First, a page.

Primeval 5 – Proterozoic Eon

 

Approximately 2.3 billion years ago things changed on the Earth, when cyanobacteria began producing oxygen on a massive scale(1)D. T. Flannery and R.M. Walter (2012) “Archean tufted microbial mats and the Great Oxidation Event: new insights into an ancient problem” Australian Journal of Earth Sciences, Volume 59, Number 1, Pages 1–11 causing the Great Oxidization, also known as the Oxygen Catastrophe. The atmosphere was changed from the former Archean atmosphere rich in methane, into the Proterozoic atmosphere similar to our current atmosphere and rich in oxygen. This new atmosphere did not have the ability to trap heat the way the earlier atmosphere did, and the Earth cooled into an ice age that is believed to have lasted 300 million years, generally regarded as the longest period of glaciation in the existence of the Earth. This early glaciation marked the beginning of the Proterozoic Eon, which lasted until the current Phanerozoic Eon began 542 million years ago. The oldest fossils of multi-cellular life date to the early Proterozoic Eon,(2)Abderrazak El Albani et al. (2014) “The 2.1 Ga Old Francevillian Biota: Biogenicity, Taphonomy and Biodiversity” Public Library of Science ONE, Volume 9, Number 6, Page e99438 and could have been involved in the Great Oxidization as they do date to the Huronian Glaciation.

franconville-biota

Francevillian Lifeform

It is possible the Great Oxidization was caused by an intelligent visiting species, although it is not required to explain the event; panspermia or evolution could equally explain the Great Oxidization. The rapid emergence of large multi-cellular lifeforms in the new biosphere is more difficult to explain, as they appear during the Huronian glaciation. By 2.1 billion years ago the Francevillian biota, large flatend disks with spherical central masses of up to 12 cm (4.7 inches) were living on our frozen world, presumably under the ice-sheets. These creatures do not appear to be related to later crustaceans (trilobites), or reef building creatures (archaeocyathids). It is plausible that these creatures could have been seeded in the Earth’s oceans to serve as a food source for an alien civilization. If so then this civilization likely caused the destruction of the Archean biosphere, and the Huronian Glaciation in order to farm the Earth.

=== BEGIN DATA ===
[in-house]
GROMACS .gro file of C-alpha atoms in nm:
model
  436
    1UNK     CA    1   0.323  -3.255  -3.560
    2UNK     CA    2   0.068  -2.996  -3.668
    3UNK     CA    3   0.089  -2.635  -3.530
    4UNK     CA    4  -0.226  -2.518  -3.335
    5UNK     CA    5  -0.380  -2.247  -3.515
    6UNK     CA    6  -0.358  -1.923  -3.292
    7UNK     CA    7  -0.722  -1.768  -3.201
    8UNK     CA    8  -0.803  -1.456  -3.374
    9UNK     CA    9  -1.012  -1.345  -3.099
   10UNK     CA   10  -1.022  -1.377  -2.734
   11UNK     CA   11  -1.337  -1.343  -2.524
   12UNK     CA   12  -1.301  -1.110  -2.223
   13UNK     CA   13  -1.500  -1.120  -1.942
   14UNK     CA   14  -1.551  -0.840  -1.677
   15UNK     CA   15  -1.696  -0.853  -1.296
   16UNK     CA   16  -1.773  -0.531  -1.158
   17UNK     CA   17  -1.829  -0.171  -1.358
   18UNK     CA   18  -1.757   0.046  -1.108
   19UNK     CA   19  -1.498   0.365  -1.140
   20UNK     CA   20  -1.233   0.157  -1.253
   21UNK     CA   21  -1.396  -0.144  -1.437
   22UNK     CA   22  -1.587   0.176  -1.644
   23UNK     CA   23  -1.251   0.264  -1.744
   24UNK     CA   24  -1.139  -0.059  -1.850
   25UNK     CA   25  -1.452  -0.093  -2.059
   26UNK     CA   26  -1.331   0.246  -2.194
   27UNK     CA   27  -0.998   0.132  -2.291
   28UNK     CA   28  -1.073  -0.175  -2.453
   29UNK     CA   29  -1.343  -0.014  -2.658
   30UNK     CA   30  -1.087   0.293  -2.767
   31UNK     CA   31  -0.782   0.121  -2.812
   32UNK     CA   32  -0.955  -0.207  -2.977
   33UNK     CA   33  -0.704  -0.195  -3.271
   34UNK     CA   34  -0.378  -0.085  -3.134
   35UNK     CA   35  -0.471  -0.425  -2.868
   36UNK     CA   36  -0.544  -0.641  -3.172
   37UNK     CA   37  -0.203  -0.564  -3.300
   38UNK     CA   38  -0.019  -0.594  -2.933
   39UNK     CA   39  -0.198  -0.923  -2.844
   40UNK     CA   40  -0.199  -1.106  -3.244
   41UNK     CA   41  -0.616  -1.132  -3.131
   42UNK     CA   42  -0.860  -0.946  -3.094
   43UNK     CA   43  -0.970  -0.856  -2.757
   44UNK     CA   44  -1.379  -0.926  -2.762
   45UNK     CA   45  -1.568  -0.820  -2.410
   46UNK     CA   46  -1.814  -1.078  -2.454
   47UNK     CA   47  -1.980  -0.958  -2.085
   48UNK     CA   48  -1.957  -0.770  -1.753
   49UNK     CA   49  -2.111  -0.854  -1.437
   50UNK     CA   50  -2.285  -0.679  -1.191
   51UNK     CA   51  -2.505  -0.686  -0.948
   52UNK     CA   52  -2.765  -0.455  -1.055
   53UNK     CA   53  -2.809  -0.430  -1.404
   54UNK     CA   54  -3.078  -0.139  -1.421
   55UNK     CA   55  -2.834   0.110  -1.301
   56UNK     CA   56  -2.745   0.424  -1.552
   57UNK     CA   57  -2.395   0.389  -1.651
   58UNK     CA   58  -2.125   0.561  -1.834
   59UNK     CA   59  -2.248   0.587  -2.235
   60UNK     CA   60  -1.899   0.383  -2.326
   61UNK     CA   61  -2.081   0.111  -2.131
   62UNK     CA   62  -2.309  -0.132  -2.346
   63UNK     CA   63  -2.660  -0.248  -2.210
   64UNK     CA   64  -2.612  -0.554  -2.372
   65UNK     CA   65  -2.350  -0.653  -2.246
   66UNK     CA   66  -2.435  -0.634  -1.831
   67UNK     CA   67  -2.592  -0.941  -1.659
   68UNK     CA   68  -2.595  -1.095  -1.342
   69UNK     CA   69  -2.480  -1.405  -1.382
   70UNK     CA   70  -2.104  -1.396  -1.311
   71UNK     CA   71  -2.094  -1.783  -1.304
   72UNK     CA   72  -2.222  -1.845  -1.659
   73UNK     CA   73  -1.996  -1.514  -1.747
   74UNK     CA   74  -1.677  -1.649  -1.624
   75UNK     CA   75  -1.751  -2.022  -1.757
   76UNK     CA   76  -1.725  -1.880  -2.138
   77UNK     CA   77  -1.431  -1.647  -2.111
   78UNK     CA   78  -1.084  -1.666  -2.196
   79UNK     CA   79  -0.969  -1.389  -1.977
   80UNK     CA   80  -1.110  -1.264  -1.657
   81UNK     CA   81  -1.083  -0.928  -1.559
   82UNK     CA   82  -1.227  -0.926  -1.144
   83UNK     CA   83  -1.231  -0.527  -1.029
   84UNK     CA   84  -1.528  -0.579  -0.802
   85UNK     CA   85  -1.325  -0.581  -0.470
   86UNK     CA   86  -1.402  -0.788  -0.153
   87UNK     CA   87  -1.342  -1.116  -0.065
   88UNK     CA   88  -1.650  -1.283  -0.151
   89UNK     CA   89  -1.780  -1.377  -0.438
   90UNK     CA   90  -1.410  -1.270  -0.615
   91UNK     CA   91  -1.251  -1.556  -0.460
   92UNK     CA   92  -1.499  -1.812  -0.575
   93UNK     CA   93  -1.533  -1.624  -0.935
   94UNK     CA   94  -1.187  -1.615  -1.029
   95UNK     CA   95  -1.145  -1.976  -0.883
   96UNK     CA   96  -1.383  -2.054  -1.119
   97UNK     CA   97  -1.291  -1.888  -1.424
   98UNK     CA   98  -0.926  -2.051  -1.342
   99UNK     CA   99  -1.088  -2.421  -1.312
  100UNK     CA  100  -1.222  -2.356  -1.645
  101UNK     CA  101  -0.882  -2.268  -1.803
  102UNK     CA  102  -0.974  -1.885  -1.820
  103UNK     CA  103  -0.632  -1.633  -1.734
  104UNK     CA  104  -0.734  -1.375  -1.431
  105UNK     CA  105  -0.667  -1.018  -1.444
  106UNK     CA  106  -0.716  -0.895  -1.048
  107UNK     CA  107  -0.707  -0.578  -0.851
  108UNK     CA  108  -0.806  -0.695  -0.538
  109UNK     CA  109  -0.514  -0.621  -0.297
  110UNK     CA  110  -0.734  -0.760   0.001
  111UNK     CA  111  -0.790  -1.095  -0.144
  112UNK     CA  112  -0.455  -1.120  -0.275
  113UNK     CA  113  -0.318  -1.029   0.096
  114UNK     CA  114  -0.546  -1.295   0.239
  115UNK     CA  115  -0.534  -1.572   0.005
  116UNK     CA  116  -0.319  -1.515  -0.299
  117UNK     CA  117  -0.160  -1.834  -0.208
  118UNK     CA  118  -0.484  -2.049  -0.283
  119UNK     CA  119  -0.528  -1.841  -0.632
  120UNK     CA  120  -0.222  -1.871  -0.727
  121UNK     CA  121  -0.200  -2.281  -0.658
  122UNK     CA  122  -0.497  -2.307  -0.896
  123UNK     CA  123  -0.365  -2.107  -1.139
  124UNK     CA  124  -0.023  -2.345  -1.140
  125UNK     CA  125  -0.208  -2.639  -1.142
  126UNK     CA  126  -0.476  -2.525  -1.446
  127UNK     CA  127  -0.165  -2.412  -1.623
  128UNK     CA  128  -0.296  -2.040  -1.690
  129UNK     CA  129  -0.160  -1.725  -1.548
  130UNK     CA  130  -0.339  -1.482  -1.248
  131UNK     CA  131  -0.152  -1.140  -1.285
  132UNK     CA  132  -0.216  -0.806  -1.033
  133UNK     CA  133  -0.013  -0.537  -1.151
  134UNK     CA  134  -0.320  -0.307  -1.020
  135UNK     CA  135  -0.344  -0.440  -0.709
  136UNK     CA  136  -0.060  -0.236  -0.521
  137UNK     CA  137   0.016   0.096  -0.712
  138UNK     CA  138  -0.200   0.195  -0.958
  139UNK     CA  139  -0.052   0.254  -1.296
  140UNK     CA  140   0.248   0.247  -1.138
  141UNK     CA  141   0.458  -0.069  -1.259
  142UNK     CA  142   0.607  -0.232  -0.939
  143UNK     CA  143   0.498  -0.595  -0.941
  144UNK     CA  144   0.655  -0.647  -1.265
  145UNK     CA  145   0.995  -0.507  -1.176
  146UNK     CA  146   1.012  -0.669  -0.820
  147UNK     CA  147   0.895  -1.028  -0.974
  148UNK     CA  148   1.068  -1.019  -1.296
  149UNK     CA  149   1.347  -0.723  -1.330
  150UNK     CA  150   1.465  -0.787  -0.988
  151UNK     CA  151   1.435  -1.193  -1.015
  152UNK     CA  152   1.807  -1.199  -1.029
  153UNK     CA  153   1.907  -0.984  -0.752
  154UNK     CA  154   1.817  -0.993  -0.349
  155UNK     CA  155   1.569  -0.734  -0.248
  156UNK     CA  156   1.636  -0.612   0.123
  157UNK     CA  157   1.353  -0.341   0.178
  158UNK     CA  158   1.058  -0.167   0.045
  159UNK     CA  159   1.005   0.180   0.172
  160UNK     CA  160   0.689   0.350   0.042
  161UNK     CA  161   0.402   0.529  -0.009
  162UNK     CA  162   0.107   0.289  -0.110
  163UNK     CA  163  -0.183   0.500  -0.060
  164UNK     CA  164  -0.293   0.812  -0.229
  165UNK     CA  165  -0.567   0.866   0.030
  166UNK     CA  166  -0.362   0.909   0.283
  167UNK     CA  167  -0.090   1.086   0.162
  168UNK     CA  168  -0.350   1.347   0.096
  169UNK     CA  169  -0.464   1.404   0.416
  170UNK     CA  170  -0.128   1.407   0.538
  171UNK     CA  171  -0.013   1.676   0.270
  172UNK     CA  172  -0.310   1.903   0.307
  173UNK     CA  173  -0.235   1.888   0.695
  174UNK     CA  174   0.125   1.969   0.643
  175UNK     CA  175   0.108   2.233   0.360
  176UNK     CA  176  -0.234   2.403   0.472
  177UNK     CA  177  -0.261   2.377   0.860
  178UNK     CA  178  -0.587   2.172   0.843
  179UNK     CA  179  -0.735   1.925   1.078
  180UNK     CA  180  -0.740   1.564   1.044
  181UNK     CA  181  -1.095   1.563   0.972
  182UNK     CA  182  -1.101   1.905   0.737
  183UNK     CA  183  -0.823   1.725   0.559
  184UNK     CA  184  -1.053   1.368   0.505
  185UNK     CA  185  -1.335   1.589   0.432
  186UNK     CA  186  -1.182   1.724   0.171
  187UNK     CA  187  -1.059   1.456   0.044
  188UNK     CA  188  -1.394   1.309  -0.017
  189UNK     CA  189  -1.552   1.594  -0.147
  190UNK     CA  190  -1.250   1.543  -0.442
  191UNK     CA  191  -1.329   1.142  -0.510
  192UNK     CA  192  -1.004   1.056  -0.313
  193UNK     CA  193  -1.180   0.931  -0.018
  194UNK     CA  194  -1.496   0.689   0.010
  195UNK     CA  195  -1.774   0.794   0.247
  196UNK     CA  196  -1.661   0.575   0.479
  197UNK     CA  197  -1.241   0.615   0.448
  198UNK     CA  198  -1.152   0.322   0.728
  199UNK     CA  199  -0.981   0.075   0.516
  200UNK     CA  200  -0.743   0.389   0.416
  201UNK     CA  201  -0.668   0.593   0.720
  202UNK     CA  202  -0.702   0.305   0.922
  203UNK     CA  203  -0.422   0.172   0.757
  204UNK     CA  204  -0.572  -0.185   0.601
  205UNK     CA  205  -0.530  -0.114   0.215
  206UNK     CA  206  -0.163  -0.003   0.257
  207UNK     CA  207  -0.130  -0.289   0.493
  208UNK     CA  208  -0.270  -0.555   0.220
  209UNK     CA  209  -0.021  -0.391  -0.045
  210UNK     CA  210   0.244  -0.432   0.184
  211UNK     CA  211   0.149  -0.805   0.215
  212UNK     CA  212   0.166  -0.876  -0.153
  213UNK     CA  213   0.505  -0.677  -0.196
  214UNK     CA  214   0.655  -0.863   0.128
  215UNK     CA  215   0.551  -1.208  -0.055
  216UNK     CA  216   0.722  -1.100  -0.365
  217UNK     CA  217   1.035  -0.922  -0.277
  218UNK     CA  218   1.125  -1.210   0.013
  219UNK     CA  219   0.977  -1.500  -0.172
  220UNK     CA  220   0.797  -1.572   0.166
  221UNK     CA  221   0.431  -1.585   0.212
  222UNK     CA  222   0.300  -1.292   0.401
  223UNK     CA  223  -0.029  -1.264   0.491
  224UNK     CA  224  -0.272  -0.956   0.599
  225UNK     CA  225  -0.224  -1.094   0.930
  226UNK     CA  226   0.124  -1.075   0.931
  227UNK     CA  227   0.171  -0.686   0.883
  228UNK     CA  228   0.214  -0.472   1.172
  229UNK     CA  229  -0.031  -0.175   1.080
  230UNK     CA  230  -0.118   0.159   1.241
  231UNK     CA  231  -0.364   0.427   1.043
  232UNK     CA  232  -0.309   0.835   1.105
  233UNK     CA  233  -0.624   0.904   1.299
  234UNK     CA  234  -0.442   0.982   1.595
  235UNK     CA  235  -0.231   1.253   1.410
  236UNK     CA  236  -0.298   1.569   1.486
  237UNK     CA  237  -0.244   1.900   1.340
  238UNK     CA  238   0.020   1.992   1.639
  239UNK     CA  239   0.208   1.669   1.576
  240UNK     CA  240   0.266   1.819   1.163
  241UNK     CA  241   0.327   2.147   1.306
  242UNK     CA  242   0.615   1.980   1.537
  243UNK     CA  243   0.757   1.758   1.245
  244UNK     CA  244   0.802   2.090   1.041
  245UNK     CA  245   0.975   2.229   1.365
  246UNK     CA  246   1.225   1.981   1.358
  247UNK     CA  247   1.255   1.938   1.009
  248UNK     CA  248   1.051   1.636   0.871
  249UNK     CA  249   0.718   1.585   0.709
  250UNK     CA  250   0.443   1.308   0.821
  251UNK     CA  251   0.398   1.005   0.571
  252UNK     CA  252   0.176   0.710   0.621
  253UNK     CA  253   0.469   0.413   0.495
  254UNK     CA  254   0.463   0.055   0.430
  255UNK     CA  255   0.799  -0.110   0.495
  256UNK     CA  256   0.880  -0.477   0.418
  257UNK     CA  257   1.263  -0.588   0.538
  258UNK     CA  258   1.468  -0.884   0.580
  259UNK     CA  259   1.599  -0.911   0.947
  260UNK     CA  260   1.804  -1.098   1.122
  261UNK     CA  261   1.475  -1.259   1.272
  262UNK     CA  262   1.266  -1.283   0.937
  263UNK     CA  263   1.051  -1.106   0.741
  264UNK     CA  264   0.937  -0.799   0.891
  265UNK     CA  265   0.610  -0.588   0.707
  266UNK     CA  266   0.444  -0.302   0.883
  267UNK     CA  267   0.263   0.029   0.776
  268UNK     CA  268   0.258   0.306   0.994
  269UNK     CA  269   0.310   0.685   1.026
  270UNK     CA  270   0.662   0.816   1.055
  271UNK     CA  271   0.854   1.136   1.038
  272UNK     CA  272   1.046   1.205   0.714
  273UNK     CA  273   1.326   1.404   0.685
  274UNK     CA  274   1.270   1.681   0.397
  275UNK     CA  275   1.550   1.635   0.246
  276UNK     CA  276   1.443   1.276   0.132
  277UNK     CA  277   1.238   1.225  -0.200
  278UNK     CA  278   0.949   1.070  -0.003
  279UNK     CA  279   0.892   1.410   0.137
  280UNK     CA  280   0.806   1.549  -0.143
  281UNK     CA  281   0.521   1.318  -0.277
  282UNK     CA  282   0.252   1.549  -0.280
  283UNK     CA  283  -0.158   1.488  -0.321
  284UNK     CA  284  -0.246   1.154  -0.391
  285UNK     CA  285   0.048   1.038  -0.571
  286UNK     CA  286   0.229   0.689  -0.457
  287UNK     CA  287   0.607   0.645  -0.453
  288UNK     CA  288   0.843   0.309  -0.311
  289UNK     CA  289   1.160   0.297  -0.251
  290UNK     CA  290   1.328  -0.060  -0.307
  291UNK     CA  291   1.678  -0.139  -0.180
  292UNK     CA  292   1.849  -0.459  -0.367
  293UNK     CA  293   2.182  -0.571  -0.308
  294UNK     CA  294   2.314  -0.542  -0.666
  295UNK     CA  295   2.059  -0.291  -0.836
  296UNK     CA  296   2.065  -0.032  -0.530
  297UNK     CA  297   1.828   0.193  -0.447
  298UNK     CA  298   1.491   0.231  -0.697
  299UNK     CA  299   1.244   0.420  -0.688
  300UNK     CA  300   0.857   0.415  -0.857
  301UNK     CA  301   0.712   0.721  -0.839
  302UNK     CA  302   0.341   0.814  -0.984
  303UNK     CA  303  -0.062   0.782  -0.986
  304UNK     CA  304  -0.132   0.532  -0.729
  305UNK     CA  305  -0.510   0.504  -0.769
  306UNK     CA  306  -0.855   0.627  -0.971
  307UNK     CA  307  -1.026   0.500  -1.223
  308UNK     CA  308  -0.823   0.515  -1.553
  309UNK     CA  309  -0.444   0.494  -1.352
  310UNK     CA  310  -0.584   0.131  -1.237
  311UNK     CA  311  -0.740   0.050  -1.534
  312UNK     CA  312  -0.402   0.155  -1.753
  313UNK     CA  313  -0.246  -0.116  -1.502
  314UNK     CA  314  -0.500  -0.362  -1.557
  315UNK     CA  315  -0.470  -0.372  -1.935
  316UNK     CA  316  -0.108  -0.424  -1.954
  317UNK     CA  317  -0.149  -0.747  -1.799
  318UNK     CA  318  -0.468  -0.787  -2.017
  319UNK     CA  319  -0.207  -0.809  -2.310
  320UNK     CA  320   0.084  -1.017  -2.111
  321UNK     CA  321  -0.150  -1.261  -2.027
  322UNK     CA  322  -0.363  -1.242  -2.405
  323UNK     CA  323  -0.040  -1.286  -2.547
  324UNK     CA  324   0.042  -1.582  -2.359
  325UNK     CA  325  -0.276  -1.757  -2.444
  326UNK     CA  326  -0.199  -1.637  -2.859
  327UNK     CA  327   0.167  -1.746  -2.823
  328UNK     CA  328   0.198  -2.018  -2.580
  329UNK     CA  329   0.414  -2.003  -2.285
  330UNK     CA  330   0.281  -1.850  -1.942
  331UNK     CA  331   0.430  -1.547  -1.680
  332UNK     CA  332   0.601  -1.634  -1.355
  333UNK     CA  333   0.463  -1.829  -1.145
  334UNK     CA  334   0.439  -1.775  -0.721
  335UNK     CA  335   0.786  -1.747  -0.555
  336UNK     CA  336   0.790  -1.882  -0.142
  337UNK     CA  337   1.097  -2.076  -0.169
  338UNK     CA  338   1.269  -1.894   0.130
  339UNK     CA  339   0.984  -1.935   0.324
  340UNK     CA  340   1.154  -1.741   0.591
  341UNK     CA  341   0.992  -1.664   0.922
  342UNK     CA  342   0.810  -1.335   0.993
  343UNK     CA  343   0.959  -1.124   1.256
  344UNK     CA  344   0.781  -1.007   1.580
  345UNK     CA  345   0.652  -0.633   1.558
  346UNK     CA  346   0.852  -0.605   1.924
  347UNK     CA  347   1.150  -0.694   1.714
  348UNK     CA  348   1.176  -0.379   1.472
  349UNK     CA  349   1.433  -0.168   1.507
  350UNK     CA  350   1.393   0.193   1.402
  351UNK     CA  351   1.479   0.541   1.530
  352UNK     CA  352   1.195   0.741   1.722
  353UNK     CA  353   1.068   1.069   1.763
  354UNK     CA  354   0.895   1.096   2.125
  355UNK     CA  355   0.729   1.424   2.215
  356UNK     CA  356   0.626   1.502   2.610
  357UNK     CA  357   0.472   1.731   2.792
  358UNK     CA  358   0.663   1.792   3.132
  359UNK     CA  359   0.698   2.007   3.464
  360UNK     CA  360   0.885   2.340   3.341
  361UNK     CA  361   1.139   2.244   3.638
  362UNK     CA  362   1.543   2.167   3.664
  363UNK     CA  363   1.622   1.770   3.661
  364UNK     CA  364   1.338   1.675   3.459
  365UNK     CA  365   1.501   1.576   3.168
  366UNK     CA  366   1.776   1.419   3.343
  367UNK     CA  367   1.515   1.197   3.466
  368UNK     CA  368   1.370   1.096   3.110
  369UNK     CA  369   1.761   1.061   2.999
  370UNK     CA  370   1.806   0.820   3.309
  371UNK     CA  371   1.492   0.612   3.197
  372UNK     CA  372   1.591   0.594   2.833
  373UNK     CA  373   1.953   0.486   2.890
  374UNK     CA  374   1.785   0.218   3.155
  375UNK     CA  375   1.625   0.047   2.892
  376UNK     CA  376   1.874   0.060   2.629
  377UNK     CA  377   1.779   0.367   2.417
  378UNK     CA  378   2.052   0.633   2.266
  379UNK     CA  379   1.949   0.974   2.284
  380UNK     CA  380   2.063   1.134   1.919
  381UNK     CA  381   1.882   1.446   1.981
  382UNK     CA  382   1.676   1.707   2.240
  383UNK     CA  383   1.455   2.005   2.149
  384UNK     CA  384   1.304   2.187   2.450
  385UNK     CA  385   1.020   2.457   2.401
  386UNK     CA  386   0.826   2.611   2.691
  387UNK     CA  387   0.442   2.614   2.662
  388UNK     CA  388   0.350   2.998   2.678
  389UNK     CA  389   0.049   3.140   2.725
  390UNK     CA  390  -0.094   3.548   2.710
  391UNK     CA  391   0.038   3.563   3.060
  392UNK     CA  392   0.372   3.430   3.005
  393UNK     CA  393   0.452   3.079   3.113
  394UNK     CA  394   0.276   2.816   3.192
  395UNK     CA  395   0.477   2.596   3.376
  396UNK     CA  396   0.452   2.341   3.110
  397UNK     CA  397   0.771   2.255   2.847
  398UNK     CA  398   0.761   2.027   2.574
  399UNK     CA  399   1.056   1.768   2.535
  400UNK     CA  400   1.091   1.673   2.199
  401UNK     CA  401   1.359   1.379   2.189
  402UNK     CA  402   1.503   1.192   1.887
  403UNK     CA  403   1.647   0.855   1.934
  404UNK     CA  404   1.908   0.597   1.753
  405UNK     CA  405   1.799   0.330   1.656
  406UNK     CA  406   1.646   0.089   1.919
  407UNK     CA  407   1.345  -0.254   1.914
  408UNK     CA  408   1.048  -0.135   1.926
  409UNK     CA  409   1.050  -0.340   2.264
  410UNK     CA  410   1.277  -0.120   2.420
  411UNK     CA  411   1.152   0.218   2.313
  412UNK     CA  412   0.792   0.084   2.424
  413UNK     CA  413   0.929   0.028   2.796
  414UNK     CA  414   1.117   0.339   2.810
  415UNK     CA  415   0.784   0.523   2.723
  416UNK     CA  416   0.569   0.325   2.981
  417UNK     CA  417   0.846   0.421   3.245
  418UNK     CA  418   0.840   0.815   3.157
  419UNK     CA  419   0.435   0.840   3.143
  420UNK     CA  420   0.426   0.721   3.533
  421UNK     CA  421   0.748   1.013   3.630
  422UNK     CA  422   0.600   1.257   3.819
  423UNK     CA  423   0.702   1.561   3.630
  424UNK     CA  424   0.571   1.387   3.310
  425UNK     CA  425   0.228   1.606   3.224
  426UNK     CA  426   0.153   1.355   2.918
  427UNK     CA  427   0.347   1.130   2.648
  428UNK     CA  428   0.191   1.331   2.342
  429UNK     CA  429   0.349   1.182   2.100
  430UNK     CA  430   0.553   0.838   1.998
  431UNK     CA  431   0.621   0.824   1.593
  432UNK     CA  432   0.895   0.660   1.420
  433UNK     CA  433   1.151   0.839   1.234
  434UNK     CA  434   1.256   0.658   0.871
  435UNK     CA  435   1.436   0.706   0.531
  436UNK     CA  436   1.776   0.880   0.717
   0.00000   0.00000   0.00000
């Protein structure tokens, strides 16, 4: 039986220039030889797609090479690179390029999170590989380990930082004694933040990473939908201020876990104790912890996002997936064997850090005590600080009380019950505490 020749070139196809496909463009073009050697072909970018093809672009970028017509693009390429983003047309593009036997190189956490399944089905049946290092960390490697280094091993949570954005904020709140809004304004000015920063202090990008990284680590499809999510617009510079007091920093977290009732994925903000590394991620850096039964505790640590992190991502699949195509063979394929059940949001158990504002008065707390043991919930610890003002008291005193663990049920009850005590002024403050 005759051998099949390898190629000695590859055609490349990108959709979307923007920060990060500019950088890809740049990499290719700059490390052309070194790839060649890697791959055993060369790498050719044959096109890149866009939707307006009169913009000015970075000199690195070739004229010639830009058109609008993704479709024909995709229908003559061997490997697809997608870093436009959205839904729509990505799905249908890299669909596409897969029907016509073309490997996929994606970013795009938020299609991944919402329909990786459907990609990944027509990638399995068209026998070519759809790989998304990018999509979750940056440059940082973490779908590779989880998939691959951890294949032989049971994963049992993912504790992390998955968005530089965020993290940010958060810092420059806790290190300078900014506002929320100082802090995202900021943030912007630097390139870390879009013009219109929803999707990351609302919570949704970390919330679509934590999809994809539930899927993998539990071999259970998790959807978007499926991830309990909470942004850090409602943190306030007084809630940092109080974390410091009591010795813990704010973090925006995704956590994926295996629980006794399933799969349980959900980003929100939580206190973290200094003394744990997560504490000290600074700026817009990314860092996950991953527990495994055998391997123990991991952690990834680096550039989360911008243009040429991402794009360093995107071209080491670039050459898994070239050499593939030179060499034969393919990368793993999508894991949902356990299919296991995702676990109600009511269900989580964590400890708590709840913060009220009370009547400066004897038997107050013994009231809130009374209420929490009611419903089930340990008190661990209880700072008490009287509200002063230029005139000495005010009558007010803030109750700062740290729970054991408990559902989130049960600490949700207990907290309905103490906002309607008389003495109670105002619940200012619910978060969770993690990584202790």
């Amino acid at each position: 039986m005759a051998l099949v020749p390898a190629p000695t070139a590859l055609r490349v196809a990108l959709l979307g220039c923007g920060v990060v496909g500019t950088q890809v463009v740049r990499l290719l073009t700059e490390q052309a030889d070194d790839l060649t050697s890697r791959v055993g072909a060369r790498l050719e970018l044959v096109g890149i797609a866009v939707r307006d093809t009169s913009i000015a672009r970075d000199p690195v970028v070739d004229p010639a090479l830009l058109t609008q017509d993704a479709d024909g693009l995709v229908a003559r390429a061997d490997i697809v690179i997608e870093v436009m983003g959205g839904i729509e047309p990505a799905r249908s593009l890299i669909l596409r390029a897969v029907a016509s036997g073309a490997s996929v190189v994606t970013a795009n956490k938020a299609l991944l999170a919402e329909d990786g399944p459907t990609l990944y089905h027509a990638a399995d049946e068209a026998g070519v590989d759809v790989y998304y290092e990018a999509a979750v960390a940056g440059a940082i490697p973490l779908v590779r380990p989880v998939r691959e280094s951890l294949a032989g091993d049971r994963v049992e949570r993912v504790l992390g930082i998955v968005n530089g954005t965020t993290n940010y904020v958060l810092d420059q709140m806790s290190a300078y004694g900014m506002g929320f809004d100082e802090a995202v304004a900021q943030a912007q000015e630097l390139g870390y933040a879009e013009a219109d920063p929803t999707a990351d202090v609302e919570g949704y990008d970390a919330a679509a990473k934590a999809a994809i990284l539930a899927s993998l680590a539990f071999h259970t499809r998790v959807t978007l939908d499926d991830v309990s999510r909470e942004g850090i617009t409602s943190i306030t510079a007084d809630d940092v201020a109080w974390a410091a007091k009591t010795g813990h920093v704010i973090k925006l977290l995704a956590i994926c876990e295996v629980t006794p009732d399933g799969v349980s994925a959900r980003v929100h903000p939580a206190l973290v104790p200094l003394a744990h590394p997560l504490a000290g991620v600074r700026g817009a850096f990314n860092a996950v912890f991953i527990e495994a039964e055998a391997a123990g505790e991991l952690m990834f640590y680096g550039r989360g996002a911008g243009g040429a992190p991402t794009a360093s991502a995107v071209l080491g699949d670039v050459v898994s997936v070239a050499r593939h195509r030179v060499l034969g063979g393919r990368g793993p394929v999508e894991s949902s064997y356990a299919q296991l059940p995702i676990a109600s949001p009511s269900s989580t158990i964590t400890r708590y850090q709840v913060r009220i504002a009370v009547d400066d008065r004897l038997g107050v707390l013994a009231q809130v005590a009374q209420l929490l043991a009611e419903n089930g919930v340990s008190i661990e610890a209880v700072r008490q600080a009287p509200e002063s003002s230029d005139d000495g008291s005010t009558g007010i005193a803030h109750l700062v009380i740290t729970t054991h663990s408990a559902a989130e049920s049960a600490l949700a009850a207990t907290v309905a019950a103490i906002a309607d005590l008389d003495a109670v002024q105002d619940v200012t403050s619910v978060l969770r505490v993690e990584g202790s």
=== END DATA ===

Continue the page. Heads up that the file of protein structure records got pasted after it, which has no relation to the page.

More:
The Proterozoic Eon was an Age of Ice, as it saw the worse the Ice-Ages the world have ever known. In addition to the 300 million long Huronian Glaciation, there was the 60 million year long Sturtian glaciation, and the 15 million year long Marinoan glaciation. During the Marinoan glaciation it is believed that the entire planet could have been frozen all the way to the equator due to the fact that all the continental mass comprised the super-continent Rodinia which was located in the equatorial region. This period is known as Snowball Earth.(3)J. L. Kirschvink (1992) “Late Proterozoic low-latitude global glaciation: The snowball Earth” in J. W. Schopf and C. Klein The Proterozoic Biosphere: A Multidisciplinary Study Pages 51–52

References   [ + ]

1. D. T. Flannery and R.M. Walter (2012) “Archean tufted microbial mats and the Great Oxidation Event: new insights into an ancient problem” Australian Journal of Earth Sciences, Volume 59, Number 1, Pages 1–11
2. Abderrazak El Albani et al. (2014) “The 2.1 Ga Old Francevillian Biota: Biogenicity, Taphonomy and Biodiversity” Public Library of Science ONE, Volume 9, Number 6, Page e99438
3. J. L. Kirschvink (1992) “Late Proterozoic low-latitude global glaciation: The snowball Earth” in J. W. Schopf and C. Klein The Proterozoic Biosphere: A Multidisciplinary Study Pages 51–52